Making Minnesota taxes more family friendly
by Max B. Sawicky
With the federal budget projected to run surpluses that accumulate to more than $4.5 trillion over the next 10 years, there has been much talk of cutting taxes but little agreement on how. One possibility that could gain bipartisan support is a tax cut outlined in the report Giving Tax Credit Where Credit Is Due (Cherry and Sawicky 2000), which proposes a merging of the Earned Income Tax Credit (EITC), the dependent exemption, the Child Tax Credit, and the Additional Child Credit. The result would be a simplified single credit for working families with children that we have called the Universal Unified Child Credit (UUCC).
This UUCC proposal could be seriously pursued by both national and state governments. Such a reform can simplify tax systems, improve work incentives, reduce marriage penalties, help poor families distance themselves from the poverty line, and provide middle-class tax relief.
Tax credits and income distribution
Over the past two decades, long periods of stagnant wage growth have led to increases in income inequality for the country as a whole and for almost all states, including Minnesota.1 In fact, it has only been recently that this trend has reversed for workers in the bottom third of the income distribution. A tax credit tied to earnings, such as the UUCC, is one way of directly boosting the incomes of these and other working families in a manner that leaves the tax system simpler, more rewarding of labor force participation and work effort, and more progressive overall.
Although not as dramatic as in other states, Minnesota has experienced a worrisome increase in inequality over the past two decades. Between 1980 and 1998 the average income of the bottom fifth of Minnesota’s population did not change appreciably, while at the same time that of the middle fifth rose by 17%, and the income of the wealthiest fifth increased by over $43,000, or by about 43%. So over a nearly 20-year period, the gap between workers at the bottom and those at the middle and upper ends of the wage scale has grown significantly. Only recently has the bottom fifth of earners seen any real, if small, gains.
While opinions are divided as to whether tax systems should be used to reduce inequality, the overall structure of Minnesota’s tax system is clearly not redistributive. Its state and local taxes are roughly proportional to income (Minnesota Department of Revenue 2000; Minnesota Budget Project 2000), and its progressive state income tax is counter-balanced by regressive taxes on retail sales and various excises.
As an approach to reducing inequality, a proposal like the UUCC has several attractive features. One is that tax-based benefits for children do not increase with income. A second is that working families with no income tax liability get at least as much in benefits for children as higher income families, considering that they pay other taxes, particularly the payroll tax. A third appealing feature is that tax changes that facilitate the transition from welfare to work, as the UUCC does, deserve additional resources. In all of these regards, the UUCC is a relevant reform of the current federal tax system.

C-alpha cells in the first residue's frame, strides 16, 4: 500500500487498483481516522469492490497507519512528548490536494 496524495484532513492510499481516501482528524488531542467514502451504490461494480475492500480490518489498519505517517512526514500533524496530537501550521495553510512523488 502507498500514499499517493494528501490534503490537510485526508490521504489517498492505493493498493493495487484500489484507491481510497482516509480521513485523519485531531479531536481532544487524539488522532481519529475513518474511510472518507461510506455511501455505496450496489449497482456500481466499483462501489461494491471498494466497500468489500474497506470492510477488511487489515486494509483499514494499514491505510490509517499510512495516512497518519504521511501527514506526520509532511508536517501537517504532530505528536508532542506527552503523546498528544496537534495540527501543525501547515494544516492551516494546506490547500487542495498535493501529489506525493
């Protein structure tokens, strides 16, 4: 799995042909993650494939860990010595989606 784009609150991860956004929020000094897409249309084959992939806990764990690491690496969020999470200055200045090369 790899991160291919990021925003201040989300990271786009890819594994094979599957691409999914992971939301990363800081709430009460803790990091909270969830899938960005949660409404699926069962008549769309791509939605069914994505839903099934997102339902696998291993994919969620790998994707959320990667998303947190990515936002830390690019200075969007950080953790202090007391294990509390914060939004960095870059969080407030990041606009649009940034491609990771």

Minnesota’s own Working Family Tax Credit (WFTC) reflects the same concerns that the UUCC proposal attempts to address, with the 1998 changes in the WFTC obviously designed to alleviate the marginal tax disincentives that result from the EITC and other programs (Madden 1999; Wilson and Cline 1994; Wilson 2000).
Prior to 1998, the WFTC was a simple percentage of the federal EITC. While this would increase the after-tax incomes of those workers eligible for the credit, it also implied a higher marginal tax rate on additional work effort. For poor families, the WFTC added 15 cents to every dollar of EITC benefit. As income rises, EITC benefits eventually begin to decrease. For every dollar decrease, WFTC benefits went down by 15 cents. Thus if a family in the phase-out range earned five extra dollars, it lost a dollar of EITC benefits and 15 cents of WFTC benefits. Together with the federal income tax, payroll tax, and state income tax, this could push combined marginal tax rates well above 50%.
In 1998 the state legislature changed the structure of the WFTC to alleviate the combined phase-out effect for some families, an objective shared by the UUCC proposal.
Effects of a UUCC on Minnesota families
In 1998 over 200,000 families in Minnesota received EITC and WFTC benefits, for an average combined benefit of $1,570. As noted above, the UUCC would expand the federal contribution to such benefits. The state would have the option of maintaining its current commitment of resources for the credit or finding some other use for the money.
Table 1 provides estimates of the effects of the UUCC proposal based on the adjusted gross income of Minnesota taxpayers. (Note, however, that the estimates in this table are only approximate – federal legislation already in preparation has evolved from the original UUCC proposal used here.) The table shows that the average cut for Minnesota families under the UUCC proposal is almost $600. The largest average cuts are for families earning $30-50,000, reflecting the UUCC’s focus on both alleviating the phase-out effects of the EITC and helping lower-middle-class families. The additional benefit for families in the $10,000 to $20,000 range is about $200.
A small portion of Minnesota’s highest-income taxpayers (about 3%) would see their tax burden increase because the proposal lowers the ‘entry points’ for the 31%, 36%, and 39.6% tax brackets. The purpose of this tax increase is to offset the tax cuts for families with children in these same tax brackets. We cut taxes for the latter families because we eliminate the phase-outs under current law of the dependent exemption and child credit, and we allow eligibility for the UUCC. The rationale for these changes is twofold: to enhance simplicity and equity. The current phase-out of tax benefits for high-income families with children means that two families with equal income but different numbers of children could pay the same tax. We want taxes to reflect ability to pay, and the cost of raising children clearly reduces the ability of one such family to pay relative to another with fewer or no children.
From a poverty standpoint, however, a shortcoming of the UUCC proposal is that it does little for very low-income families who are unable to secure and retain employment. A family needs at least one person with a full-time, minimum wage job to get the maximum UUCC benefits.